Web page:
So why do you pray? What motivates you to whisper in your Father’s ear? Is it even worthwhile to do so? Let’s explore this for a moment by asking five questions and seeking the answers in Psalm 86.
First, why did David, the psalmist, pray so fervently in Psalm 86 (I encourage you to pause, if you haven’t already, and read the entire psalm)? Why should we do the same?
David gives one powerfully persuasive reason in v. 5 when he says, “For you, O Lord, are good and forgiving, abounding in steadfast love to all who call upon you.” We are repeatedly exhorted in Scripture to “call” upon the Lord “in the day of trouble” (Ps. 50:15) and to “offer prayer” to him at a time when he may be found (Ps. 33:6) and to pour out our hearts before him.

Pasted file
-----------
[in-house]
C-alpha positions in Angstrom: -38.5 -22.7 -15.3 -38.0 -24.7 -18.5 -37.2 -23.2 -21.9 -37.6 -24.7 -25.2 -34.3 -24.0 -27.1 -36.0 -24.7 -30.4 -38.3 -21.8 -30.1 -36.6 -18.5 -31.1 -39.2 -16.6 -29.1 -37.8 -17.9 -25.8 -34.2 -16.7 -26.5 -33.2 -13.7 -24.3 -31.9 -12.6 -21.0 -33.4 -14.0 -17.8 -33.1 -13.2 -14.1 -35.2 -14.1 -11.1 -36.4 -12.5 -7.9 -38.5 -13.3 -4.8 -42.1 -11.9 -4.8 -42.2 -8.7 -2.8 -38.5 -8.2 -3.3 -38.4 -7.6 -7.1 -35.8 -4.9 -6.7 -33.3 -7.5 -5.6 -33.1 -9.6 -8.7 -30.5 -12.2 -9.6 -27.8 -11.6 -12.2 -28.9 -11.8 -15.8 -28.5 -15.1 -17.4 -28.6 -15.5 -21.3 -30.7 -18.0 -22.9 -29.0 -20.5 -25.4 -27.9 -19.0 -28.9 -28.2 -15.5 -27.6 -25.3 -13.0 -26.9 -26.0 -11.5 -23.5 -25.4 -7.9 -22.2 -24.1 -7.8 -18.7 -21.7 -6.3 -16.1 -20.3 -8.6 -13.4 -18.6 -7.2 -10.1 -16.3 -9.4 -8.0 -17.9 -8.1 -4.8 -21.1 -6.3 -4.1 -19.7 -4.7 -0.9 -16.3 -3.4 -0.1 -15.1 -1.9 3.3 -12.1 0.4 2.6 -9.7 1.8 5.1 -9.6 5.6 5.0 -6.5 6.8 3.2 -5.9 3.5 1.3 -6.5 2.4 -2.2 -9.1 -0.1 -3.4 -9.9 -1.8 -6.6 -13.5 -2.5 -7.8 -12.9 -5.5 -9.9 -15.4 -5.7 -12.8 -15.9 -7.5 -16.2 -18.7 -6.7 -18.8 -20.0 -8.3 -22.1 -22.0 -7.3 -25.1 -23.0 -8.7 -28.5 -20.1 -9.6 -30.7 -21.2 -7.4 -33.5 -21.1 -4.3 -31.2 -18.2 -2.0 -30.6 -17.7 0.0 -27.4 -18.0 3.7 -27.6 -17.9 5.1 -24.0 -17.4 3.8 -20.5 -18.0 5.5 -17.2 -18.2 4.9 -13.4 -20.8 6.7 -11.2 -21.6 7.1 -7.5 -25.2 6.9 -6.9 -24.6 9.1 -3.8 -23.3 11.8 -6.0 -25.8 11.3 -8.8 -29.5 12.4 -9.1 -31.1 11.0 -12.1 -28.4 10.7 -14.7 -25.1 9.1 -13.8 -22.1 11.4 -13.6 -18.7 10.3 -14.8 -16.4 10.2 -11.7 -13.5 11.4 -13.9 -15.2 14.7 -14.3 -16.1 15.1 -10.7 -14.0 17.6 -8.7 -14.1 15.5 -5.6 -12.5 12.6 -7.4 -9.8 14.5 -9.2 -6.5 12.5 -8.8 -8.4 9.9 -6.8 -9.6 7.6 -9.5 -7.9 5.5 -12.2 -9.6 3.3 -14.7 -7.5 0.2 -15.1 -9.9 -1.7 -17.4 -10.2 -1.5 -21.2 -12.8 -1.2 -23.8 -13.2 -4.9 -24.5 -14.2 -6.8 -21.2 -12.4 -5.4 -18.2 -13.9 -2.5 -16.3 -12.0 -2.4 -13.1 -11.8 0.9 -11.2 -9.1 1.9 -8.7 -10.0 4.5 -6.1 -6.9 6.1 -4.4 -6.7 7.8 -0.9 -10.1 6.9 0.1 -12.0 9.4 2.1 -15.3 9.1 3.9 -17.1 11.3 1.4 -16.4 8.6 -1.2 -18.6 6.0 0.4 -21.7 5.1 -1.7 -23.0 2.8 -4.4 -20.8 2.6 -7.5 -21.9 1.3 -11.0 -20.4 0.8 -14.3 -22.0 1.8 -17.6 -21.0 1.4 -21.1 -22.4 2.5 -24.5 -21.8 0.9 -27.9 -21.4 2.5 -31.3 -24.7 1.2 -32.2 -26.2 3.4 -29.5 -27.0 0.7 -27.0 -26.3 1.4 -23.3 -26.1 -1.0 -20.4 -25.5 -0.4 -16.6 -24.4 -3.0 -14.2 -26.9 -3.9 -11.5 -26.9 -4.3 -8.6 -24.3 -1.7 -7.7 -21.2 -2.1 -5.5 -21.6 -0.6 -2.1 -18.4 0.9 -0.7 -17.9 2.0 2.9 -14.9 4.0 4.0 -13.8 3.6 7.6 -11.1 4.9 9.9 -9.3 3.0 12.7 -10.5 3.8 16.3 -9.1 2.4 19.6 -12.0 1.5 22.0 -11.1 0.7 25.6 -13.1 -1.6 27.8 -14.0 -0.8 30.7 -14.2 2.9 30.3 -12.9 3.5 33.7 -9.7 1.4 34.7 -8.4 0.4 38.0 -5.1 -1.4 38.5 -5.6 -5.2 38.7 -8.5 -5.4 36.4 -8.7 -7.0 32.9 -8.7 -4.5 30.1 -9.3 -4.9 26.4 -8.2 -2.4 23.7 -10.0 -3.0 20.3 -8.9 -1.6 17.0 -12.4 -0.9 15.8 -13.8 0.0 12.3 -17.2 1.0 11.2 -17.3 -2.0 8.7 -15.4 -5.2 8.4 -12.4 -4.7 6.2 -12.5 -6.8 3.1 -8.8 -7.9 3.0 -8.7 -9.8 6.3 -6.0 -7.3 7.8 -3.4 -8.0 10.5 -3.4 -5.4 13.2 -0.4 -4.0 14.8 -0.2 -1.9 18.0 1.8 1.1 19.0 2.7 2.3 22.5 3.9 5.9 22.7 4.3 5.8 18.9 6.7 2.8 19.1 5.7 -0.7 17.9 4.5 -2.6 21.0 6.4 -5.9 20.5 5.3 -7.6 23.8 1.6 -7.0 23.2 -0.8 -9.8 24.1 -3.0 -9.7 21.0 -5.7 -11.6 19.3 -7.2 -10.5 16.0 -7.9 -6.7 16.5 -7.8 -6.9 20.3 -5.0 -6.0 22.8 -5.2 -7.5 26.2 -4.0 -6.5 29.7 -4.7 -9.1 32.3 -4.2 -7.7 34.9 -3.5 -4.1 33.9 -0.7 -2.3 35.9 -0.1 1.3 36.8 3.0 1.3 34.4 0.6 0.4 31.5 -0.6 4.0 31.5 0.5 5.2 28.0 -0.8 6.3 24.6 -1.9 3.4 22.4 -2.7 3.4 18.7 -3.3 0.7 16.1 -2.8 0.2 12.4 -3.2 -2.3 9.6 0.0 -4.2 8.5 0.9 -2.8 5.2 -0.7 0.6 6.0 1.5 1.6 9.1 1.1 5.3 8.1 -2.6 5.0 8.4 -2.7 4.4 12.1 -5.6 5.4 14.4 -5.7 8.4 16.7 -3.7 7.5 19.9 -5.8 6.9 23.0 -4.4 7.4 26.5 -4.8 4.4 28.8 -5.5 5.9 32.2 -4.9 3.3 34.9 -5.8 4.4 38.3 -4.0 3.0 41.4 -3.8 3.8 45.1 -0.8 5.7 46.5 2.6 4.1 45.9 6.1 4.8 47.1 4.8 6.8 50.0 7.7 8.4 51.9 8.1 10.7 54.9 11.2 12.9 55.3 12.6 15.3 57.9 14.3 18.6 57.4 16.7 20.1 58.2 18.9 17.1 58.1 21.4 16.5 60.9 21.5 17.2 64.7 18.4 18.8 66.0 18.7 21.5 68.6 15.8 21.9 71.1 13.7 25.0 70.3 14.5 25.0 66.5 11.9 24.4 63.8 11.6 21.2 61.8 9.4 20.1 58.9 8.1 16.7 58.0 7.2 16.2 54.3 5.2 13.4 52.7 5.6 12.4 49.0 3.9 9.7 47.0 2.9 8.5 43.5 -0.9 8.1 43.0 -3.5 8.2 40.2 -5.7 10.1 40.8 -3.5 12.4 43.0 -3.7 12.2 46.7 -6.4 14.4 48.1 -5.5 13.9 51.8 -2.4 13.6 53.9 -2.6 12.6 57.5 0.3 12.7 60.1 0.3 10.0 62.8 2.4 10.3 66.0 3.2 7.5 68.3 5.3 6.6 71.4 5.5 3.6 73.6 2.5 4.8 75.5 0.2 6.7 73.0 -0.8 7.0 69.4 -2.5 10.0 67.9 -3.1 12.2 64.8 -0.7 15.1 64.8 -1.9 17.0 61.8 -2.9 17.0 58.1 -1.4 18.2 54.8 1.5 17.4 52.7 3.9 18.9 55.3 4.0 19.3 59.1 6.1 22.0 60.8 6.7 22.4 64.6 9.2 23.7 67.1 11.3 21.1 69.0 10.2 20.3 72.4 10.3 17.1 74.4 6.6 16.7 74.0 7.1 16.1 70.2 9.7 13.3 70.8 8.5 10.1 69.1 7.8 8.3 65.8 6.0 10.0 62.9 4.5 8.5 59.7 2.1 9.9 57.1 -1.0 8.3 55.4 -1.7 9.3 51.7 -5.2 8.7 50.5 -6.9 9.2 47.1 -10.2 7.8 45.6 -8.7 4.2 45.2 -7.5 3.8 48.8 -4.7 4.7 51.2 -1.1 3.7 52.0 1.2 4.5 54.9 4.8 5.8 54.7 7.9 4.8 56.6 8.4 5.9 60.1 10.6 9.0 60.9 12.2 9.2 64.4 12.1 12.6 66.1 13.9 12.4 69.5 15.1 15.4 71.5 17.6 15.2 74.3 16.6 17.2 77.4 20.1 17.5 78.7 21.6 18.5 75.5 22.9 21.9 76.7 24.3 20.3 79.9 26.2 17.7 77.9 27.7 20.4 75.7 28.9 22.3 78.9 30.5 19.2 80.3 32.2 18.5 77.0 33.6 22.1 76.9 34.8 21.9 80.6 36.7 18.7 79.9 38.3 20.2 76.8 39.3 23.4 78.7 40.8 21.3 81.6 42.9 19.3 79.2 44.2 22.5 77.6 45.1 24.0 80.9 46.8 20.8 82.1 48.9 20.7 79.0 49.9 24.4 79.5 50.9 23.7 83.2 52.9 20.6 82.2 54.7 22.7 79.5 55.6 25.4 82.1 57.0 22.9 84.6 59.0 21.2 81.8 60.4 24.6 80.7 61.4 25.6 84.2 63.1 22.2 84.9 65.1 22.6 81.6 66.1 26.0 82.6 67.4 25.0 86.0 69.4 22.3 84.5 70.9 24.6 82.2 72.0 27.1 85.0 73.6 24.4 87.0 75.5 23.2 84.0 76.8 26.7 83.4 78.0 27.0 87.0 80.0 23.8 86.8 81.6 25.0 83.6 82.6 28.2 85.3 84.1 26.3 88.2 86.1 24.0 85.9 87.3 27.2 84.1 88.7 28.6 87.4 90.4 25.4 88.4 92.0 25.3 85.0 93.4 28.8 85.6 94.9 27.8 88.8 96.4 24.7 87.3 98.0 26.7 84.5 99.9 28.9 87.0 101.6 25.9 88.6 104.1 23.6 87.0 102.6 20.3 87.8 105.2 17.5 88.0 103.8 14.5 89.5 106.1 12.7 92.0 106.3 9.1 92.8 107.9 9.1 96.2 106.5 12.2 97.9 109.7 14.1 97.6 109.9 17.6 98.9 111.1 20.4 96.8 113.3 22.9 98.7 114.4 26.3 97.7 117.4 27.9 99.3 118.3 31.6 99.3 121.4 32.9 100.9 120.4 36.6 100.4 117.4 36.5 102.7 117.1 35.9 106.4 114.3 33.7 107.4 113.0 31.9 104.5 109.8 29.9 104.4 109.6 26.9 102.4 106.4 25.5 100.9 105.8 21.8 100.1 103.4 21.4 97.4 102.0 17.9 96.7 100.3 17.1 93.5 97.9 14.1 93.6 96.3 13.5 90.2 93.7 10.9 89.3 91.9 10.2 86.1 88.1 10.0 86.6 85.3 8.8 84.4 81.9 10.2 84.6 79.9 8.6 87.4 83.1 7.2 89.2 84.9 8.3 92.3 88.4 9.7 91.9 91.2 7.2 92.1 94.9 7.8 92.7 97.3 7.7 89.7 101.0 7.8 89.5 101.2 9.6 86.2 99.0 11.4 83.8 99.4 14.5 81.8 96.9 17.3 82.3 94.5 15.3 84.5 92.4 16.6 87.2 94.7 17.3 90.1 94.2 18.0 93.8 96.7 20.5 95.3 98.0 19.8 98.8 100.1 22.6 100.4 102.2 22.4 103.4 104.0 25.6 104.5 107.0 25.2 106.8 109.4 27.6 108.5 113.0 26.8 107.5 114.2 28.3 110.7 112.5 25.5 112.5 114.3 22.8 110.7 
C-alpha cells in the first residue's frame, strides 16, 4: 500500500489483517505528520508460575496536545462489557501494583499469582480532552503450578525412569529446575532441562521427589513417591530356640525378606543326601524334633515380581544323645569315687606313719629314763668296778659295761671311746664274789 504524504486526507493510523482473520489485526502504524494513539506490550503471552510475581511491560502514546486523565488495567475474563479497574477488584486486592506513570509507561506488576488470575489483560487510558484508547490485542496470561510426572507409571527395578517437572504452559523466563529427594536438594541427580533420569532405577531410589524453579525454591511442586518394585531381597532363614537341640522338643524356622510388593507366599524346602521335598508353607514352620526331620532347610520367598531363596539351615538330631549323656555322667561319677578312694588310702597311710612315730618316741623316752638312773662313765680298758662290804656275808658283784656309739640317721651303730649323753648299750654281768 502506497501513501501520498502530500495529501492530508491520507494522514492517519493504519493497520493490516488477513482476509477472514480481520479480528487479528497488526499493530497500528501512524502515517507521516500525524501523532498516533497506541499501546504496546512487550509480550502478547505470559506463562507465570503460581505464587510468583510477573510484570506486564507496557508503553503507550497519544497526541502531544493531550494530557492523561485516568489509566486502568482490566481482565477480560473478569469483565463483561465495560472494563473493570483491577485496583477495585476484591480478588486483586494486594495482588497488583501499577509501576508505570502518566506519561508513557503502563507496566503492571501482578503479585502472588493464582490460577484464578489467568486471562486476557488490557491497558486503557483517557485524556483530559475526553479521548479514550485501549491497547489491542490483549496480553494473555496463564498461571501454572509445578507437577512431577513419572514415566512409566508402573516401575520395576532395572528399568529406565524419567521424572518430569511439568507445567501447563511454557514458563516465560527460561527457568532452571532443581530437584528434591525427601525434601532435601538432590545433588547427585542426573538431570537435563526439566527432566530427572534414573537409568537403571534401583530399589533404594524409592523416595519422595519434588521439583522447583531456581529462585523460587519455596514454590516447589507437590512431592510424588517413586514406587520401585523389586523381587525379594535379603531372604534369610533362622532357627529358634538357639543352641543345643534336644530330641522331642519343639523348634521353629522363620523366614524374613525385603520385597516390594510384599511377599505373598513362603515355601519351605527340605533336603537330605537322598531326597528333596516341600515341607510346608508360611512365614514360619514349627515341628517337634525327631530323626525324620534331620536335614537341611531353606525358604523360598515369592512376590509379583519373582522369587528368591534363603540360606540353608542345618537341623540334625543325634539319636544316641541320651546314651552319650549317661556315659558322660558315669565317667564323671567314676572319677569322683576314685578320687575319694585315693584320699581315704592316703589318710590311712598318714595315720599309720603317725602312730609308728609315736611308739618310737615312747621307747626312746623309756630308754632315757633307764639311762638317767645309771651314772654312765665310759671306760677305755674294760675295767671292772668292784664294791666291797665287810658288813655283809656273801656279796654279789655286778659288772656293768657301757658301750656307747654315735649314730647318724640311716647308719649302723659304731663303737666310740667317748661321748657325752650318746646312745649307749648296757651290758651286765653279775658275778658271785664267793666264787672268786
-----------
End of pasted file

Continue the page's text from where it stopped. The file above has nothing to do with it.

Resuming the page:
It is stunning, is it not, that we have to be commanded to pray? The sick hardly need an exhortation to visit a doctor or the hungry a soup kitchen, yet we must be told repeatedly to avail ourselves of a God who stands ready to richly supply our need and draw near when we call.
David was also quick to pray because he was confident that God did not command him to do so in vain. In other words, he was assured that God commands prayer because he takes indescribable delight in giving answers. “In the day of my trouble,” said David, “I call upon you, for you answer me” (Ps. 86:7). “Call to me,” said God to Jeremiah, “and I will answer you, and tell you great and hidden things that you have not known” (Jer. 33:3). “When he [the believer] calls to me [God], I will answer him” (Ps. 91:15).
This isn’t to say the answer he gives is always the one we want (cf. 2 Cor. 12:7-10). But it is to say that it is always the answer we need!